From all of us to all of you, Merry Christmas, Happy Hanukkah, and a joyful anything else you may celebrate at this time of year.
We constantly argue that the national news media has to be more discerning and wary about stories that crop up on social media and seem a little too perfect. It is increasingly clear that day will not come anytime soon. The coming years will be filled with lurid, even farfetched tales of horrific abuse in public places, and a slow trickle of retractions when the details of the accounts don’t add up.
For starters, history has taught us to be wary of “you won’t believe the offensive message written on this restaurant receipt” stories. The one in New Jersey was a hoax, the one in California was a hoax, and the one in Tennessee is sketchy, with a handwriting expert saying the writing on the receipt doesn’t match the customer’s. The gay slur on the cake from Whole Foods was a hoax. How many openly racist, sexist or homophobic wait staff feel the need to offer a perfectly offensive written statement to someone they’re hoping will tip them?
Surely, the world has genuine hate crimes. But a lot of the most covered ones in recent weeks have turned out to be hoaxes. A Jewish family is not fleeing Lancaster County after a backlash to their complaint about their school’s Christmas play. A drunken man did not threaten to set a Michigan woman’s hijab on fire. The November burning of an African-American church and spray-painting of “Vote Trump” was committed by an African-American parishioner. That Manhattan Muslim teen who claimed she was attacked by three drunks who called her a “terrorist” on the subway while lots of New Yorkers stood and watched? Hoax. (The hoaxer’s sister later went on Facebook and criticized the police for being excessively skeptical: “It became super clear to me these past two weeks that the police’s first instinct is to doubt your story and try to disprove it.”)
That “YouTube prankster” who claimed he was thrown off the plane for speaking Arabic? Other passengers say he was being disruptive and was only thrown off for repeatedly shouting.
There are lesser-covered cases, too:
Vincent Palmer, 27, told detectives he taped a note with racial slurs and the words “KKK” and “Trump” written on it to his ex-girlfriend’s mailbox early Saturday before throwing a brick through her car window and dousing the back seat in gasoline because they were having problems over the custody of their children, according to an arrest report.
In South Philadelphia, a group residents found racist, Nazi and pro-Trump graffiti spray-painted on their homes and cars the morning after the election. The perpetrator was a 58-year-old African-American man.
It’s not just the Left, of course; a New York City firefighter said his house was set aflame because he had a “Blue Lives Matter” flag outside. Earlier this month, he was charged with arson, setting his own house on fire.
Note for all future discussions of hate crimes: Did the victim file a police report? If a victim is strangely resistant to the idea of filing a police report, turn your wariness up a notch. If they say they don’t want to make too big a deal out of it, while simultaneously making a big deal out of it on social media, turn it up another notch. Of course, filing a false police report is a crime, and that makes the stunt a lot more dangerous and potentially consequential for the hoaxer.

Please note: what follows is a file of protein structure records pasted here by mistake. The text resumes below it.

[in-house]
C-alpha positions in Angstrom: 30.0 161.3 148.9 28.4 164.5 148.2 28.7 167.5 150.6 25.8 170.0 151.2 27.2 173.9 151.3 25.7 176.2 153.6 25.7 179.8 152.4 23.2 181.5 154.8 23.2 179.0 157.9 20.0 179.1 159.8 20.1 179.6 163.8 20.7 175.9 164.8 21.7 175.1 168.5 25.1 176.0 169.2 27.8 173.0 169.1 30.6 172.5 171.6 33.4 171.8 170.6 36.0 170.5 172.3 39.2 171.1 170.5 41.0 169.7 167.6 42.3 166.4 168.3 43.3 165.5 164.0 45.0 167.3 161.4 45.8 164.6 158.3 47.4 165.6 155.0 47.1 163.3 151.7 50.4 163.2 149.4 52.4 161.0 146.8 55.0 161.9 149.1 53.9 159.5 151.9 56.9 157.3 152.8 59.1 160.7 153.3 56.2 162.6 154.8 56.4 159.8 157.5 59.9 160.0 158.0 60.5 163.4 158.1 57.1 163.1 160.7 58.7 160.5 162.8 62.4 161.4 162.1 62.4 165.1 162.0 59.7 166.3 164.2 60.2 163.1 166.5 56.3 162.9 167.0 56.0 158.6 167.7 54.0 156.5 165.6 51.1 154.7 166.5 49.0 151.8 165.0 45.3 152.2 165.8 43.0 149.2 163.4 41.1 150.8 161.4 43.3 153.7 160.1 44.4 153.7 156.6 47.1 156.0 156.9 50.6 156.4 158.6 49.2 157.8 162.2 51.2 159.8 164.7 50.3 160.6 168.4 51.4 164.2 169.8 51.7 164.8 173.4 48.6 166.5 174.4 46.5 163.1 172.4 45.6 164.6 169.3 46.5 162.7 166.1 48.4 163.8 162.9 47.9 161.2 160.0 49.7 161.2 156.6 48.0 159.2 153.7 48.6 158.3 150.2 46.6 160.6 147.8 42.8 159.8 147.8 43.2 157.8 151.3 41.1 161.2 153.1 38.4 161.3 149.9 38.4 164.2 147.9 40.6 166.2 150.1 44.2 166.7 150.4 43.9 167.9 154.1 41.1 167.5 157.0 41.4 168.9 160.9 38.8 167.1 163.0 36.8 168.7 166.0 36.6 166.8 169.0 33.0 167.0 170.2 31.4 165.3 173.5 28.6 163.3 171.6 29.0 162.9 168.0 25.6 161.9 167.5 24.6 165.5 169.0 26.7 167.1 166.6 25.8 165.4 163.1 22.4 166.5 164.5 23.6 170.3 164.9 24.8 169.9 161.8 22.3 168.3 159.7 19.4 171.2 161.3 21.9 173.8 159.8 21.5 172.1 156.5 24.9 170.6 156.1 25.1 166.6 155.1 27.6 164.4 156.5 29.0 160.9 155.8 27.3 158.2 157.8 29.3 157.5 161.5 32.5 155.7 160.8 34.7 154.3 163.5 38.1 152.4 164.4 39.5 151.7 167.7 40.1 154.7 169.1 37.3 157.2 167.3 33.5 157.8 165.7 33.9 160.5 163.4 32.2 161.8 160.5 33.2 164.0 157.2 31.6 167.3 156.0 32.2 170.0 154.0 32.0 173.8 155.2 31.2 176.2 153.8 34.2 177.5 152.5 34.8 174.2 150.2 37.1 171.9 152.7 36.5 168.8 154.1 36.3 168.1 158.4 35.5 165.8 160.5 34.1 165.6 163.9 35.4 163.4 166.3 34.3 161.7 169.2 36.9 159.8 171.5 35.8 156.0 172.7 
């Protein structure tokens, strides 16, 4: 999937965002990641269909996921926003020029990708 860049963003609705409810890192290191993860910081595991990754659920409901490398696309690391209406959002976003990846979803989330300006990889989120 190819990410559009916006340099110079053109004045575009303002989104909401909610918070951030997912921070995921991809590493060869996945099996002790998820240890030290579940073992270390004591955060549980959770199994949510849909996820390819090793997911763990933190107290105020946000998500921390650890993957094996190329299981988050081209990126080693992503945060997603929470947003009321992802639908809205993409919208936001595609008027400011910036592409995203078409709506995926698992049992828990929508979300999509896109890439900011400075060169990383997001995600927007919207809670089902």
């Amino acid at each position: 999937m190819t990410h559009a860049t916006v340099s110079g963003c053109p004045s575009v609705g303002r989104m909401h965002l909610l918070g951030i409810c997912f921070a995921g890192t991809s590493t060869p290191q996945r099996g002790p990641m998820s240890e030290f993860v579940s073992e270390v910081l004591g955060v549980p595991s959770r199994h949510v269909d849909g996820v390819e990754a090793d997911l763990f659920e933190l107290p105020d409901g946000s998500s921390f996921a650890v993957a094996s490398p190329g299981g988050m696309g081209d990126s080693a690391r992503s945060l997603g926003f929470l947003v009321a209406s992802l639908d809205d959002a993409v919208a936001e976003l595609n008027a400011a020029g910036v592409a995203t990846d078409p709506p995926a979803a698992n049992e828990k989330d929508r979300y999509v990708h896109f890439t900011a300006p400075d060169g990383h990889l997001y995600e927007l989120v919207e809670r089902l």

It’s not just the political realm; social media is full of hoaxes, fueled by credulous people. U.S. Bank Stadium in Minnesota will not be open to the homeless on cold nights. Cee Lo Green’s phone did not explode in his hand. Joe Pesci and Daniel Stern are not posing as being from the gas company and robbing people’s houses during the Christmas season.
We can complain about the media’s eagerness to share and spread implausible tales – completely different from that Macedonian-generated “fake news” on Facebook, right? – but ultimately we need a warier news-consuming public. I fear we’re unlikely to get one.
A Spoiler-Heavy Evaluation of Rogue One
Back in the late 1980s, a small publishing company called West End Games created Star Wars: The Roleplaying Game, emulating Dungeons and Dragons and letting creative super-nerds create their own Star Wars characters and play their own adventures, exploring that vast space opera universe. One of the very best parts of the original trilogy was the sense that you were peering into a world with almost limitless opportunities for excitement and action. What would happen if you walked down a different street in Mos Eisley spaceport, turned down another corridor in Cloud City, or found some other ancient structure on Dagobah?
Game-players were discouraged from playing the characters from the movies, and encouraged to imagine their own motley assembly of heroic Rebels, aliens, and droids, blasting away at Stormtroopers and making their own razor-thin escapes.
Rogue One feels a lot like an old roleplaying game story brought to the big screen. I think it’s the most “mixed bag” of all the Star Wars movies so far, a bold experiment that comes close to being a major disappointment halfway through and then salvages itself with a thrilling, dramatically risky conclusion. Spoilers ahead. . .
Something about the opening scene feels really different and off for a Star Wars film. The ominous score cues us that something bad is about to happen, but it seems to take forever to get there. Krennic’s personal guard of sleek, black “Deathtroopers” look enormously menacing but basically turn out to be Stormtroopers with better fashion sense.